In terms of medical care and hospital treatment, one of the most striking examples of this open approach was the development of special surgical procedures for NHS patients whose personal beliefs lead them to reject blood transfusion. Most (but not all) blood refusers are members of the Jehovah’s Witness religion and it was that group who was instrumental in negotiating and organising blood-less surgery in the NHS.

The use of extra blood during surgery and other hospital care has long been a vital technique in western medical care and the collection (through voluntary donation) and distribution of blood and blood products is a vast and important part of the NHS. From a scientific point of view,  the blood transfusion component of many treatments and operations is vital to their chances of success. Asking a doctor to deliver treatment without using extra blood is asking the doctor to deliver a ‘sub-optimal’ service. If that wasn’t the case, then why would the operation under any other circumstances be performed with a blood transfusion? Indeed the refusal of blood is seen as so potentially detrimental to the individual that (as seen in the 2017 film ‘The Children Act’) UK legal systems regularly enforce the use of transfusion in cases where blood-refuser parents attempt to decline the treatment on behalf of their children.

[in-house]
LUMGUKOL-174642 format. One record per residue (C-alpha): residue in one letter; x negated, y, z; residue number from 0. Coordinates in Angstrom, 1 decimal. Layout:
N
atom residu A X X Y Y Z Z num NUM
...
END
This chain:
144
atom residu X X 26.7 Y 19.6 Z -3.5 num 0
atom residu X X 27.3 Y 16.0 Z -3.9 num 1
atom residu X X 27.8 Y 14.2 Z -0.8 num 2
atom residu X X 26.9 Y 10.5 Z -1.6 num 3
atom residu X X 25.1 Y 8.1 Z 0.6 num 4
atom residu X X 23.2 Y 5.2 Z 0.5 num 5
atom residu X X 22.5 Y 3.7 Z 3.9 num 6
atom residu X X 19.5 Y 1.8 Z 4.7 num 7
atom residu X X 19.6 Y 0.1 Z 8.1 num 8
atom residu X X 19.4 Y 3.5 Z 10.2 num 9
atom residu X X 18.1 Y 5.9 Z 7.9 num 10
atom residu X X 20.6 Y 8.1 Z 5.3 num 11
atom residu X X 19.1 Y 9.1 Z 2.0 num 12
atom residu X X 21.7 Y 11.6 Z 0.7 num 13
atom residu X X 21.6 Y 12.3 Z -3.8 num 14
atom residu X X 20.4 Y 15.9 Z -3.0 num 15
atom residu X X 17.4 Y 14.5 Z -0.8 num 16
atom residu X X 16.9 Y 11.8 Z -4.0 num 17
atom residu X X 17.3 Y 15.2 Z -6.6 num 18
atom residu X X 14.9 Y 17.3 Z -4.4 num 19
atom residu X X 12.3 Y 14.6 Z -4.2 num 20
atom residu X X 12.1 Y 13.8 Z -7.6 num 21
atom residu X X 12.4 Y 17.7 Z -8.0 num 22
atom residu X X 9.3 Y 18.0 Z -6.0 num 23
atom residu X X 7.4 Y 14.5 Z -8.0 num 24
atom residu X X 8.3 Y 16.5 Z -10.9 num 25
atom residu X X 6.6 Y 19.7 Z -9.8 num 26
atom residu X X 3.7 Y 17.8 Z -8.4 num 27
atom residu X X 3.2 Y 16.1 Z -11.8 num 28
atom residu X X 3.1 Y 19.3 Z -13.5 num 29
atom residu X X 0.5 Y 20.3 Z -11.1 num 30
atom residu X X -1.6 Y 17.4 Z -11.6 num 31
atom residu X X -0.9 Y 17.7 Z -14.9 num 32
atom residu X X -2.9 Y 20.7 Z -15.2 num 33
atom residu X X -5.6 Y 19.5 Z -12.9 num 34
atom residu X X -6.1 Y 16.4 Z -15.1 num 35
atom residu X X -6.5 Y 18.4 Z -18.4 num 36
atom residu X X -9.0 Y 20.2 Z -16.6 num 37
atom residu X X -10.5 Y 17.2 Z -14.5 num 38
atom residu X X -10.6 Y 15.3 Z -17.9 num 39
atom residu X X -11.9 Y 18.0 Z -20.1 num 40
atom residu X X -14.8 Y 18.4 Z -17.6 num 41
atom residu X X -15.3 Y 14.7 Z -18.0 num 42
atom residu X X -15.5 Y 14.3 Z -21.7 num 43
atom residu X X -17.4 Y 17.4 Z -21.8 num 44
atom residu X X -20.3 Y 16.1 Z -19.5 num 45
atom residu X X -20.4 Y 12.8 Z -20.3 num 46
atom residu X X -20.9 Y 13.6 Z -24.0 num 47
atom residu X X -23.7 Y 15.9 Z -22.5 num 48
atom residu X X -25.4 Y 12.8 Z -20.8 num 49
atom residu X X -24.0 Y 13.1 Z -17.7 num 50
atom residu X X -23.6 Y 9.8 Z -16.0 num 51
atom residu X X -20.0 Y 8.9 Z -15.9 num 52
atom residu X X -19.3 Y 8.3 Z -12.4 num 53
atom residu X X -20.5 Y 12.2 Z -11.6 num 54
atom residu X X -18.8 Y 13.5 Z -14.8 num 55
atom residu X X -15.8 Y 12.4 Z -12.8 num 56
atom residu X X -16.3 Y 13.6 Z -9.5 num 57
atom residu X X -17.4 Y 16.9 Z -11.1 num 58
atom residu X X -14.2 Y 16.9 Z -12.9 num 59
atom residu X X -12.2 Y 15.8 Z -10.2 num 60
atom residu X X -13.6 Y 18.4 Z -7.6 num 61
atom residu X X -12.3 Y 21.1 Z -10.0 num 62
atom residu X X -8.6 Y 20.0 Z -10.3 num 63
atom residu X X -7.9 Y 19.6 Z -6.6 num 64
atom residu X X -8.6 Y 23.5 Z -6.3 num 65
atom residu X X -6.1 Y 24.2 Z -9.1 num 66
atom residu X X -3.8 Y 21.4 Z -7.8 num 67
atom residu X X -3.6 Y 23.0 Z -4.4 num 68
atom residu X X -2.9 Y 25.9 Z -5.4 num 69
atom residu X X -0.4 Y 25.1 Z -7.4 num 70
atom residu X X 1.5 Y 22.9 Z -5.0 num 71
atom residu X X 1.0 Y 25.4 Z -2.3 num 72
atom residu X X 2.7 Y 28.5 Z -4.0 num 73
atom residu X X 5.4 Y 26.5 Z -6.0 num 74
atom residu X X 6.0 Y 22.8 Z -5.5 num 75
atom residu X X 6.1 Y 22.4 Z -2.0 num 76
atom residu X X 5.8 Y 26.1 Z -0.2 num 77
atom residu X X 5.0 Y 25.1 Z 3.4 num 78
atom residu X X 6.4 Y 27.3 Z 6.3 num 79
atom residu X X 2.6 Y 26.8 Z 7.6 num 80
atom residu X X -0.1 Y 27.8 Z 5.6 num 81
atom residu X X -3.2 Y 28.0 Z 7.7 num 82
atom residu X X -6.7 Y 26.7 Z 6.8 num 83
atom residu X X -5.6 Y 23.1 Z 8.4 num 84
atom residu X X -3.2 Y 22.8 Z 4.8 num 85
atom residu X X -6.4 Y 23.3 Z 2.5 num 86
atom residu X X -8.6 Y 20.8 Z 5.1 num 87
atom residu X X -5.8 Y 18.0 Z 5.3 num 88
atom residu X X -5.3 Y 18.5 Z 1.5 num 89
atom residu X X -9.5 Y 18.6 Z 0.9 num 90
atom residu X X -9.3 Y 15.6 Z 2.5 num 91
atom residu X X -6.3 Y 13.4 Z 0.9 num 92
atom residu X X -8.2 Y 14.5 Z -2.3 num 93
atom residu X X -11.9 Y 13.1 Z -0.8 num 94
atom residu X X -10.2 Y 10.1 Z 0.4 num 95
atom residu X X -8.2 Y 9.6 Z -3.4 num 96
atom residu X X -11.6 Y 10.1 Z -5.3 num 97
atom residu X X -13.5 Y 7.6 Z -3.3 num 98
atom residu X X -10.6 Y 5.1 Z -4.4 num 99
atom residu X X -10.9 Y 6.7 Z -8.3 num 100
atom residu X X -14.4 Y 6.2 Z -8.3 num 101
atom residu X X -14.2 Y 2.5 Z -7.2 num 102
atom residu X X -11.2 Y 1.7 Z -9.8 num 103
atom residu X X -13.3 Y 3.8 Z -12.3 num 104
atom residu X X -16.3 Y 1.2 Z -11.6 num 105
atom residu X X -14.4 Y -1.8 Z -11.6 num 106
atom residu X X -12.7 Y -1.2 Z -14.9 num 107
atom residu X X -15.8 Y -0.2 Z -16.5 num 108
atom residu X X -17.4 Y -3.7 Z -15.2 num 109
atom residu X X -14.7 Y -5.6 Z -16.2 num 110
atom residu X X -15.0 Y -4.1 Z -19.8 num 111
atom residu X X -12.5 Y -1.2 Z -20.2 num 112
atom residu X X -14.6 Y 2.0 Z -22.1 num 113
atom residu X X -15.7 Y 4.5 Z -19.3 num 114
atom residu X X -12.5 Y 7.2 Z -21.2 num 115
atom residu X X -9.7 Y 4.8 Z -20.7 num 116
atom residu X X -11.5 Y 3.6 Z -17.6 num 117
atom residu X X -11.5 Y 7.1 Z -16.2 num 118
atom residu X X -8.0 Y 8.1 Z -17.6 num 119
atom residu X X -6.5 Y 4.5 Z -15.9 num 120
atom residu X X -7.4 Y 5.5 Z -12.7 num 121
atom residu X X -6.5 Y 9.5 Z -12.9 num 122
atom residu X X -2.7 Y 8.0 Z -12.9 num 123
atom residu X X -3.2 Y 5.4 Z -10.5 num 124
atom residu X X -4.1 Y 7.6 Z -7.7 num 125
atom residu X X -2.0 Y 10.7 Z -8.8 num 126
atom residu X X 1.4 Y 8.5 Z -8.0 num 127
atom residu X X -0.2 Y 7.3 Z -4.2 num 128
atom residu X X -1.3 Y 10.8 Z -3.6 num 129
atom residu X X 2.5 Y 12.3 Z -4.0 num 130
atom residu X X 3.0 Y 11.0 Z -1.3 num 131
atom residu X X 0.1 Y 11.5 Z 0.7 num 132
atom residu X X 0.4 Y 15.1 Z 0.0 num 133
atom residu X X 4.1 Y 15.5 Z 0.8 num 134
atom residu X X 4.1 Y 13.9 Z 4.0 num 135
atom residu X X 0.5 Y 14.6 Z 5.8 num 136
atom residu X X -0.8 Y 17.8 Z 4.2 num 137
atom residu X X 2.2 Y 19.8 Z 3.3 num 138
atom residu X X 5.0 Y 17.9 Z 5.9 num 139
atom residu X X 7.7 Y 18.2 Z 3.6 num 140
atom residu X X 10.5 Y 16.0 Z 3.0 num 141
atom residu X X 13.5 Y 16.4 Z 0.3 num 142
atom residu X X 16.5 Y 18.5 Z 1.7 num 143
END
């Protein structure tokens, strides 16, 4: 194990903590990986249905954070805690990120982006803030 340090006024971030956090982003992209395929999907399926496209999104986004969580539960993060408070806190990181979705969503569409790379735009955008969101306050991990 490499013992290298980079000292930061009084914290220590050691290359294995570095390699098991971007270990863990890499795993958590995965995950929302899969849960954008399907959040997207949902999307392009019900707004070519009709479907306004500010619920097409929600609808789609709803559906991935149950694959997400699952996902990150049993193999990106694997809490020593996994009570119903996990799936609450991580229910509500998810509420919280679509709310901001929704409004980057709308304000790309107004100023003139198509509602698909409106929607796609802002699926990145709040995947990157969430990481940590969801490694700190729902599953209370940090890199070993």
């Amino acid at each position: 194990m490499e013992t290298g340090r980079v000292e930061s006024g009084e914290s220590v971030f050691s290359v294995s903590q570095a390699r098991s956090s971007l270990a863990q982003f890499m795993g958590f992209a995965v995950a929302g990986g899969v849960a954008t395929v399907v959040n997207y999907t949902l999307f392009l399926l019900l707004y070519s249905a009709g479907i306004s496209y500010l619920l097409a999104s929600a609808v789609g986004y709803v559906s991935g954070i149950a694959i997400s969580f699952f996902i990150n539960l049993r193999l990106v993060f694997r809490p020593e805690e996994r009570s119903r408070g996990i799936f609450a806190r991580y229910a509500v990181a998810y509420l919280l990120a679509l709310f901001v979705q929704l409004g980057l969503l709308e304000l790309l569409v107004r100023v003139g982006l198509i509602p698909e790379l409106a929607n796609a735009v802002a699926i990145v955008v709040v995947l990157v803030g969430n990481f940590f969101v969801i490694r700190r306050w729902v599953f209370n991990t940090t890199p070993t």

In spite of the obvious ‘World Class Commissioning’ problems with scientific evidence, in the case of blood-less treatment, the competing need for “continuous and meaningful engagement” with minority cultures has come out on top. The result of these processes is that, up and down the country, NHS surgeons deliver treatment programmes tailored to the expressed cultural needs of patients who disagree with blood transfusion for personal ethical reasons (usually because they are members of the Jehovah’s Witness religion). The smooth running of these arrangements and help with communication between medical staff and patients is facilitated by “Hospital Liaison Committees” staffed by senior members of local Kingdom Hall congregations. (“Kingdom Hall” is the name Jehovah’s Witnesses use for their meeting houses).

The clinical techniques that doctors resort to in lieu of their normal  ‘with blood’ practices are complex, impressive and fascinating. You can see why ambitious surgeons have taken to the field enthusiastically, as it seems to appeal to both the ‘science-nerd’ and ‘hero-genius’ sides of their professional identities.